A sign outside of a local church had a short but profound message: “Give thanks.” We could all do more of that.
While the tradition of giving thanks to God for the harvest was well established in Europe, the first Thanksgiving of the Pilgrims in 1621 offered gratitude more explicitly to the Wampanoag tribe, who had taught the Pilgrims to grow corn and had helped with supplies of food during their first winter. Sadly that gratitude to Native Americans for their life-saving assistance did not last long.
Our national Thanksgiving celebration was proclaimed by Abraham Lincoln in 1863 in a futile attempt to forge a sense of unity between North and South during the Civil War. He had been influenced by the efforts of the writer Sarah Josepha Hale, who was an advocate for ending slavery, for higher education for women, and for women entering the work force. She was a national patriot, advocating the preservation of Washington’s home at Mount Vernon, the building of a monument at Bunker Hill, and the unifying spirit of Thanksgiving. Lincoln was the fifth president to whom she wrote requesting that Thanksgiving become a national holiday.
At Thanksgiving many families say what they are thankful for. It is important to remember and articulate those things in our lives for which we are most grateful. But the thanks given around the dinner table are often not directed at anyone. The real power of “thanks” comes when they are given freely to another person.
To give thanks, we are often urged to give, to make donations of time or money to deserving causes, like the homeless, animal shelters, or senior centers. That is a form of paying it forward, a phrase originated a century ago by Lily Hardy Hammond in her 1916 book “In the Garden of Delight”, long before the film “Pay It Forward” was produced in 2000. She wrote, “You don’t pay love back; you pay it forward.” Turning our sense of gratitude for the bounties we enjoy into good deeds for others is an important social glue. But this form of thanks also does not reach the people to whom we owe our gratitude.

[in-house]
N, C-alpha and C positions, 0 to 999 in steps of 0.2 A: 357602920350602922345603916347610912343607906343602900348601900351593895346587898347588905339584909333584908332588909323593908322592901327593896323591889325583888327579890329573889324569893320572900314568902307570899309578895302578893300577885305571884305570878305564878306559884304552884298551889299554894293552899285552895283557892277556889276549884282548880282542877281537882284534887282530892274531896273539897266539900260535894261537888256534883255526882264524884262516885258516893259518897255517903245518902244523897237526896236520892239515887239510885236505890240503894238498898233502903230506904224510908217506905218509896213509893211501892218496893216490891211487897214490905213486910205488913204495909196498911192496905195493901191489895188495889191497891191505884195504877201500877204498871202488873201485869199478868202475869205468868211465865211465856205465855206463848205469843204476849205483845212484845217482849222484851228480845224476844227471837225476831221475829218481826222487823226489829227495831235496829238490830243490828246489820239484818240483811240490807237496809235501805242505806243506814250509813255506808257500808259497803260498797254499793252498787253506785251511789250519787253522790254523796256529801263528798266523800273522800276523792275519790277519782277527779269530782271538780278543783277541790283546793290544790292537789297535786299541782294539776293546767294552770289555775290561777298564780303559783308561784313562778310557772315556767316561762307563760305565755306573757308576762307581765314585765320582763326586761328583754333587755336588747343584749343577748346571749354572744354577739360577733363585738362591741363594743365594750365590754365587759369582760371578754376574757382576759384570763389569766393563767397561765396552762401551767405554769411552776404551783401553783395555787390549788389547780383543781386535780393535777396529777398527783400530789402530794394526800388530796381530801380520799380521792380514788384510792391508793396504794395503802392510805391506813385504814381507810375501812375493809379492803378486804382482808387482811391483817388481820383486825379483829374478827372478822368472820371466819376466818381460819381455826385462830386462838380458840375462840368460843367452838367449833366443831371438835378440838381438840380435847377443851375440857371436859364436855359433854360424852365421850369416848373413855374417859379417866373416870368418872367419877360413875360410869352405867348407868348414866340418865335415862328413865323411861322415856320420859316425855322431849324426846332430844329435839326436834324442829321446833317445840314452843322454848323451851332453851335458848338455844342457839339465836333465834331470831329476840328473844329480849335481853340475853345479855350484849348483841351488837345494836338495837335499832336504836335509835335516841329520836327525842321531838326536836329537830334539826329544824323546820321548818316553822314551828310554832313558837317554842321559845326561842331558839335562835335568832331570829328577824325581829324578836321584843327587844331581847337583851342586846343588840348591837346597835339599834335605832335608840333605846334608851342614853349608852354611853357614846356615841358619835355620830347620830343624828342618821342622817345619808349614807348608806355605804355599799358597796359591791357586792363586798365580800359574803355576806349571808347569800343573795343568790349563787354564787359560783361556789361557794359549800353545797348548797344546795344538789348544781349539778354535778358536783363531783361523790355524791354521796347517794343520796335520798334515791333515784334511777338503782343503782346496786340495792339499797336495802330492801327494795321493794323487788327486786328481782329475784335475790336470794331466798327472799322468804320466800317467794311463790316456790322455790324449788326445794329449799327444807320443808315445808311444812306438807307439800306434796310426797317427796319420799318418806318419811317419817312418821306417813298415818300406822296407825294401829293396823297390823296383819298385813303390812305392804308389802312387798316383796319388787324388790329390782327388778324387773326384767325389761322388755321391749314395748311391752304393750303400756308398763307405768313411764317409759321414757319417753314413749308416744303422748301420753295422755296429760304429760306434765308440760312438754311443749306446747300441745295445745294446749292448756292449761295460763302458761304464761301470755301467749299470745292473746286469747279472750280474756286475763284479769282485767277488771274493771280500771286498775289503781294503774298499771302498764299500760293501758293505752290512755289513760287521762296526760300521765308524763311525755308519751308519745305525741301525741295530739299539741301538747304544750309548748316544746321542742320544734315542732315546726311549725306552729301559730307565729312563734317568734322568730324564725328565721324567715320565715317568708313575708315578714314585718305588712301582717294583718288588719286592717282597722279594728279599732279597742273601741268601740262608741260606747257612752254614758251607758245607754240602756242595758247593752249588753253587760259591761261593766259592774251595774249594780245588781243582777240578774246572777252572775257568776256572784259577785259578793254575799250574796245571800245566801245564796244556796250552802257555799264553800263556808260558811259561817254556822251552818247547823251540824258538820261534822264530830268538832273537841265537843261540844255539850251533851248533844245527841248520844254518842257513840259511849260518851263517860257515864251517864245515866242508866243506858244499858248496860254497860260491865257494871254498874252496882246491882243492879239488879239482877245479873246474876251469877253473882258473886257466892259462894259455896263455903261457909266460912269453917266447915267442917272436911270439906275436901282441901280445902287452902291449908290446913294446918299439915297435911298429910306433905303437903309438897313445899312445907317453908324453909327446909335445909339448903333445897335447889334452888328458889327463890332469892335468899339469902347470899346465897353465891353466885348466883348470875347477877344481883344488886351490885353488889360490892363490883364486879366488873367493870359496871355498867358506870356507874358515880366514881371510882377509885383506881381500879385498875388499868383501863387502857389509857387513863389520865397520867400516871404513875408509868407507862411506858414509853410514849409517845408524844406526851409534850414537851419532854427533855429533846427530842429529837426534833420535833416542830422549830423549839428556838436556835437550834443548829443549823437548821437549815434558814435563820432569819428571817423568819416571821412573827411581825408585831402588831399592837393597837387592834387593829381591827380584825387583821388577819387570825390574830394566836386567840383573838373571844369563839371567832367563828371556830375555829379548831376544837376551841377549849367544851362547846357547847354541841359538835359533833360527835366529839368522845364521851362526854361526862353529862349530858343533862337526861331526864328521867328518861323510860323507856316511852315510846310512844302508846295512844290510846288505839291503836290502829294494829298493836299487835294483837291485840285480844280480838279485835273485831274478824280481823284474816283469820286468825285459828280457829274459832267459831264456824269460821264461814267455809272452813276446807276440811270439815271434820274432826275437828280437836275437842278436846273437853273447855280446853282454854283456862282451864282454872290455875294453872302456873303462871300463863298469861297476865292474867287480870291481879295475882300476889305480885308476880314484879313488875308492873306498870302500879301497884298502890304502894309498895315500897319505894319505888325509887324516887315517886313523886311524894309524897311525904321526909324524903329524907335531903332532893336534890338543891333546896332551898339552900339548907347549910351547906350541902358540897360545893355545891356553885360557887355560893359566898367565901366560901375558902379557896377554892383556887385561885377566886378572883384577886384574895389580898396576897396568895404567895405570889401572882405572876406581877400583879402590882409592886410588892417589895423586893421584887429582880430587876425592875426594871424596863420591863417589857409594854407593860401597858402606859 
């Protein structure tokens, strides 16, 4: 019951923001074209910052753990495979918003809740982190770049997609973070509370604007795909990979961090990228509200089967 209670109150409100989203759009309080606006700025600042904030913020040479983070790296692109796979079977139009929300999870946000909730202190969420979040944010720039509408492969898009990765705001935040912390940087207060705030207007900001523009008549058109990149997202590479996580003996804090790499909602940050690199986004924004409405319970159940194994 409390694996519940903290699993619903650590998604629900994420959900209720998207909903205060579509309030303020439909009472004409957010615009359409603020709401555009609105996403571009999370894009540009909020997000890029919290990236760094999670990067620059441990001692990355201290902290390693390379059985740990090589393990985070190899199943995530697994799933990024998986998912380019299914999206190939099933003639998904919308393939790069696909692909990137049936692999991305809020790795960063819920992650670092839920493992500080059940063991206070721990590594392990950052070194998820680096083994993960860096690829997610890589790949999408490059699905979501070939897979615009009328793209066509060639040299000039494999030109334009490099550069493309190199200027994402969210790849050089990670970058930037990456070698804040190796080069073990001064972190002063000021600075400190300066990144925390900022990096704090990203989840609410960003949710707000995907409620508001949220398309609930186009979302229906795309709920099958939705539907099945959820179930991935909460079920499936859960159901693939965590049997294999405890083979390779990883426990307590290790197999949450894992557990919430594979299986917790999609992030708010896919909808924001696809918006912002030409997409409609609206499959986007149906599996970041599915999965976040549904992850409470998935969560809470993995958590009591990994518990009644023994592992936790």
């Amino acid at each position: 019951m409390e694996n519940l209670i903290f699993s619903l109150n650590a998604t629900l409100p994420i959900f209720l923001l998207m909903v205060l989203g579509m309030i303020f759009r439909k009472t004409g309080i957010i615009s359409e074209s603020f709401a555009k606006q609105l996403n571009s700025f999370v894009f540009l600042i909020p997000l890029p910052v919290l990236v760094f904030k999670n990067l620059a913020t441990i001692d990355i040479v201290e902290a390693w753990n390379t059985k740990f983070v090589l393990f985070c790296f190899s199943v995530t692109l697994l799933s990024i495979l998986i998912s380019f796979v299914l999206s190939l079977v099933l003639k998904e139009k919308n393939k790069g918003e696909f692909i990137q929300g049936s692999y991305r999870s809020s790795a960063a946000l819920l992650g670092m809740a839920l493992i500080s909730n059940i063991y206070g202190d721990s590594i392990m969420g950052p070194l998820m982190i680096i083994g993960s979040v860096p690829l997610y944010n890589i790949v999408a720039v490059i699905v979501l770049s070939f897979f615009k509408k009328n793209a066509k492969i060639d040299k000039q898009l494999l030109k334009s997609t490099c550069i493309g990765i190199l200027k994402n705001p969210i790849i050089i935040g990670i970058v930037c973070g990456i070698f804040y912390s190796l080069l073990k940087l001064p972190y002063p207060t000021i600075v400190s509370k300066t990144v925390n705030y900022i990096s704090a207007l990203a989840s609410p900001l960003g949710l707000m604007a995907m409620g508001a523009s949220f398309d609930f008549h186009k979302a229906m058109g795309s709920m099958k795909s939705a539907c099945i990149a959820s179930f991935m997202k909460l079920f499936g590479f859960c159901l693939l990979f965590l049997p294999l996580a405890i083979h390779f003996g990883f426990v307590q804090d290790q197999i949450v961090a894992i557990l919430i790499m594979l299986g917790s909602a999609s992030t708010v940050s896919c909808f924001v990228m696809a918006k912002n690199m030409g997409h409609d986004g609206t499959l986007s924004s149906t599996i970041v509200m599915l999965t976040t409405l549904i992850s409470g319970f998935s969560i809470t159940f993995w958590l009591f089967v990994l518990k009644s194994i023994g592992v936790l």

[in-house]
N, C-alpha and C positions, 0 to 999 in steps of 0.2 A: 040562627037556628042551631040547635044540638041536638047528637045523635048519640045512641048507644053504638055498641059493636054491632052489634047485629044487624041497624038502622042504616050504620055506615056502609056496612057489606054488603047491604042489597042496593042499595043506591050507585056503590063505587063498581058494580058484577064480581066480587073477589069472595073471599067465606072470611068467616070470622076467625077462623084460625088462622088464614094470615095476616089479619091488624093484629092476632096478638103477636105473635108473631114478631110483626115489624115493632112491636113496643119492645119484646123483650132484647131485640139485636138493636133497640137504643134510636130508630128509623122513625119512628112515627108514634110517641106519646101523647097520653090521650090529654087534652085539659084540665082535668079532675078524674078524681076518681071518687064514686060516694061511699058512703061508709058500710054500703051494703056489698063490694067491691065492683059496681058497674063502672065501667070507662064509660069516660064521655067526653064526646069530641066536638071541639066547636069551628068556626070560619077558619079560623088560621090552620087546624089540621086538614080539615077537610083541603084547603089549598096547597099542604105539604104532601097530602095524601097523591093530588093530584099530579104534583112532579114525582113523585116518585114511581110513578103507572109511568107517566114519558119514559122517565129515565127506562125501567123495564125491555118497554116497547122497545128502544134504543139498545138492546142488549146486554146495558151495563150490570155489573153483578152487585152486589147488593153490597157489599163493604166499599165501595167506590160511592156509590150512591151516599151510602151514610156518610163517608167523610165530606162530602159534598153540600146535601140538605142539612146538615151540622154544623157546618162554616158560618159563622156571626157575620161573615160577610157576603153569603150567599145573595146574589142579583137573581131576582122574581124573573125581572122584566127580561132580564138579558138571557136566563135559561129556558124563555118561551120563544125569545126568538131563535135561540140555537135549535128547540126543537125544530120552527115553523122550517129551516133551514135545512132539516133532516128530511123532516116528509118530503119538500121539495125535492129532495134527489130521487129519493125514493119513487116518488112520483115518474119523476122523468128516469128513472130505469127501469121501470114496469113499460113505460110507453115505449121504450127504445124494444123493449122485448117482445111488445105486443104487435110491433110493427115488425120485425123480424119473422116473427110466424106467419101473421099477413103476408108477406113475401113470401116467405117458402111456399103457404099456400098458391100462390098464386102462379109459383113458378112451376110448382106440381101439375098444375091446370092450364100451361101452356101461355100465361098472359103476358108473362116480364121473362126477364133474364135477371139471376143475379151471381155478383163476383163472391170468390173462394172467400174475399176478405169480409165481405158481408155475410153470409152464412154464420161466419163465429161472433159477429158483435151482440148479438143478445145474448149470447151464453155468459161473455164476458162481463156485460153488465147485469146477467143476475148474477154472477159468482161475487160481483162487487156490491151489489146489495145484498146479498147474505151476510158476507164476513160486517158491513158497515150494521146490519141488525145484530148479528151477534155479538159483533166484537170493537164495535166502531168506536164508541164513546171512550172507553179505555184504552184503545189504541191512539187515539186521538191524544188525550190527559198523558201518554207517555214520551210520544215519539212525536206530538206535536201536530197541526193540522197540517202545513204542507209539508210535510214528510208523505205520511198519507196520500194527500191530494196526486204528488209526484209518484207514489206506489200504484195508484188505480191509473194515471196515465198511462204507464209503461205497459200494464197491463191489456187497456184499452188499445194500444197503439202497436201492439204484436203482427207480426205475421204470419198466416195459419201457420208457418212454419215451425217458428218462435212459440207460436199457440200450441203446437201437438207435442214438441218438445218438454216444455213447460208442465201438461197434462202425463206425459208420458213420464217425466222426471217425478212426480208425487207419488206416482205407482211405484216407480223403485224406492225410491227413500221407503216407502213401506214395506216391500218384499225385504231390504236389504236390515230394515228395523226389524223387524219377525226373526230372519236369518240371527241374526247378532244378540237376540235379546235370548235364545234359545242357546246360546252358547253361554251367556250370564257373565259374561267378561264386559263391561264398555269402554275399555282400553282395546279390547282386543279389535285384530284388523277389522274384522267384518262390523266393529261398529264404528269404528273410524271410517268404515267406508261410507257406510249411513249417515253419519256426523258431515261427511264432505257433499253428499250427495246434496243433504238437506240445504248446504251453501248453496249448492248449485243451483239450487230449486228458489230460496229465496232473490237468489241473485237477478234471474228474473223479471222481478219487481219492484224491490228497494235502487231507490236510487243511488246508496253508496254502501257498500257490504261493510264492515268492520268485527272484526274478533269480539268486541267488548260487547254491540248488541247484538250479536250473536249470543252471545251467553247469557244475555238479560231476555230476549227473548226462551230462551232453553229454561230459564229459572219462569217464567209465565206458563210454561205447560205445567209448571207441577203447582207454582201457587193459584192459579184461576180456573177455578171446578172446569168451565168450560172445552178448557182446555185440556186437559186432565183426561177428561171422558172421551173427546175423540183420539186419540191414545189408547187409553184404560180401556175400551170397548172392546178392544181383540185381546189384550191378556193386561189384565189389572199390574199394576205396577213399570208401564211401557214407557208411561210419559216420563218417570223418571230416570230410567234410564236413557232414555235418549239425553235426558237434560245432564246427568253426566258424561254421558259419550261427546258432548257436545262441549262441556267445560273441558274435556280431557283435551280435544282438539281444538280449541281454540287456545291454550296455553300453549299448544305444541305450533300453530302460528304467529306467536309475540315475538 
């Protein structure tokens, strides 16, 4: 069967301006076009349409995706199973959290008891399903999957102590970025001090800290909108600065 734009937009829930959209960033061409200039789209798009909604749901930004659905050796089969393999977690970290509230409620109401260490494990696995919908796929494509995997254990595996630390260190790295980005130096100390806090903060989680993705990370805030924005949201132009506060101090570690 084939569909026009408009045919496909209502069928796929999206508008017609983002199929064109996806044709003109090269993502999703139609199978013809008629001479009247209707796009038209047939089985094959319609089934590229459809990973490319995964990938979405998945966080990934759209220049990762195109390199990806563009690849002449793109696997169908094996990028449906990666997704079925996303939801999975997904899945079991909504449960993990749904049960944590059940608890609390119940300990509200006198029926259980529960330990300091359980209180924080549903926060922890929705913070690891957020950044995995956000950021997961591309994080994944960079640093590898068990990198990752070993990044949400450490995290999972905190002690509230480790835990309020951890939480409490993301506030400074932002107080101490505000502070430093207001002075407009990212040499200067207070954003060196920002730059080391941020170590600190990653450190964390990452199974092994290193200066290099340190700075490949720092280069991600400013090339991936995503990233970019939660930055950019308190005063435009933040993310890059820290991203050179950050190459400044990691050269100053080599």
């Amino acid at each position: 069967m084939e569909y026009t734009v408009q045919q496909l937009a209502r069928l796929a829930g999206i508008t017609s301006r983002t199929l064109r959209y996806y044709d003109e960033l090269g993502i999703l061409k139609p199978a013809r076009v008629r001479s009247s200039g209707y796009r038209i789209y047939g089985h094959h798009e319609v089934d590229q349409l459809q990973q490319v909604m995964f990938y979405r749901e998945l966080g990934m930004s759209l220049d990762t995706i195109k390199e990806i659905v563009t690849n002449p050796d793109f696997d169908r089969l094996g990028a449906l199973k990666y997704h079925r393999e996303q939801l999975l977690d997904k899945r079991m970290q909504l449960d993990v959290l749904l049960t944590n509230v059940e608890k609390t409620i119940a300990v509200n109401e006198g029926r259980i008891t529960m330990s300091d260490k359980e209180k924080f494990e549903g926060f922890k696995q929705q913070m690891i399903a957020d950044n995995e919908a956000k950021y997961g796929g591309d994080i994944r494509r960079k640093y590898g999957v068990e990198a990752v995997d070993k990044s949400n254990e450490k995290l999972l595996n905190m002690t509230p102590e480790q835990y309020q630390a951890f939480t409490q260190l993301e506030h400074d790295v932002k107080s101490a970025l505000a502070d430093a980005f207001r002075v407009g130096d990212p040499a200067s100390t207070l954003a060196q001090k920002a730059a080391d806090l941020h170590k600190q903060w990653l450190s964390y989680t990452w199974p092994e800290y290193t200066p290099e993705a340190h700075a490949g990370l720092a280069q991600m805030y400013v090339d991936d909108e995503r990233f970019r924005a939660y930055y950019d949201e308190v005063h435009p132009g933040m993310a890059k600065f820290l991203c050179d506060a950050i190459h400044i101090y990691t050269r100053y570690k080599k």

I don’t believe it is possible to say “thanks” to people too often. Great leaders I know use frequent gestures of public thanks to encourage and motivate. Giving thanks brings people together in relationships of support, appreciation and trust, and encourages our best behavior toward each other.
We all need appreciation. When our random acts of kindness are acknowledged with thanks, we feel empowered to continue our generosity. Thanks can lead to more thanks.
Thanking someone is not always easy. It might acknowledge that another person’s help was needed, that they had power we didn’t have. Giving thanks, though, can level those differences by evening the score.
Sometimes people have difficulty accepting thanks. Yet even when someone says, “Oh, that’s nothing,” they may appreciate the thanks.
I am thankful for my good health at 66, but it would be very easy to forget the many doctors who have employed their extraordinary skills to keep my body functioning. From the regular ministrations of my chiropractor, Jackie Lausen, to the emergency intervention of my eye surgeon, Lanny Odin, doctors doing their jobs have earned my personal thanks for their work. Thanks should be given not just for unexpected favors, but also for normal services.
Although I expect my children to be kind to their father, I also thank them for love I don’t take for granted. The less we take for granted, the more we will say “thanks”, the more appreciation is spread to another person, the more joy in giving is shared. Good givers don’t need thanks, but always appreciate them.
Thanks for reading my words.
Published in the Jacksonville Journal-Courier, December 2, 2014